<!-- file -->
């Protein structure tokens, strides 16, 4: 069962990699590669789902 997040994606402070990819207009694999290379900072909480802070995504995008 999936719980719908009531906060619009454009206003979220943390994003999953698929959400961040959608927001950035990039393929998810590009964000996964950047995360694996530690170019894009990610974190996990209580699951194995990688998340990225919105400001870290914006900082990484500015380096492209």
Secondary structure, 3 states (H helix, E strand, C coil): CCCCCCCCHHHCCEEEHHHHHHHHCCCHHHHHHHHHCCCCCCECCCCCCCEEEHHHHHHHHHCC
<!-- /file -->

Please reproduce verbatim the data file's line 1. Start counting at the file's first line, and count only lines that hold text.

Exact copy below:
């Protein structure tokens, strides 16, 4: 069962990699590669789902 997040994606402070990819207009694999290379900072909480802070995504995008 999936719980719908009531906060619009454009206003979220943390994003999953698929959400961040959608927001950035990039393929998810590009964000996964950047995360694996530690170019894009990610974190996990209580699951194995990688998340990225919105400001870290914006900082990484500015380096492209």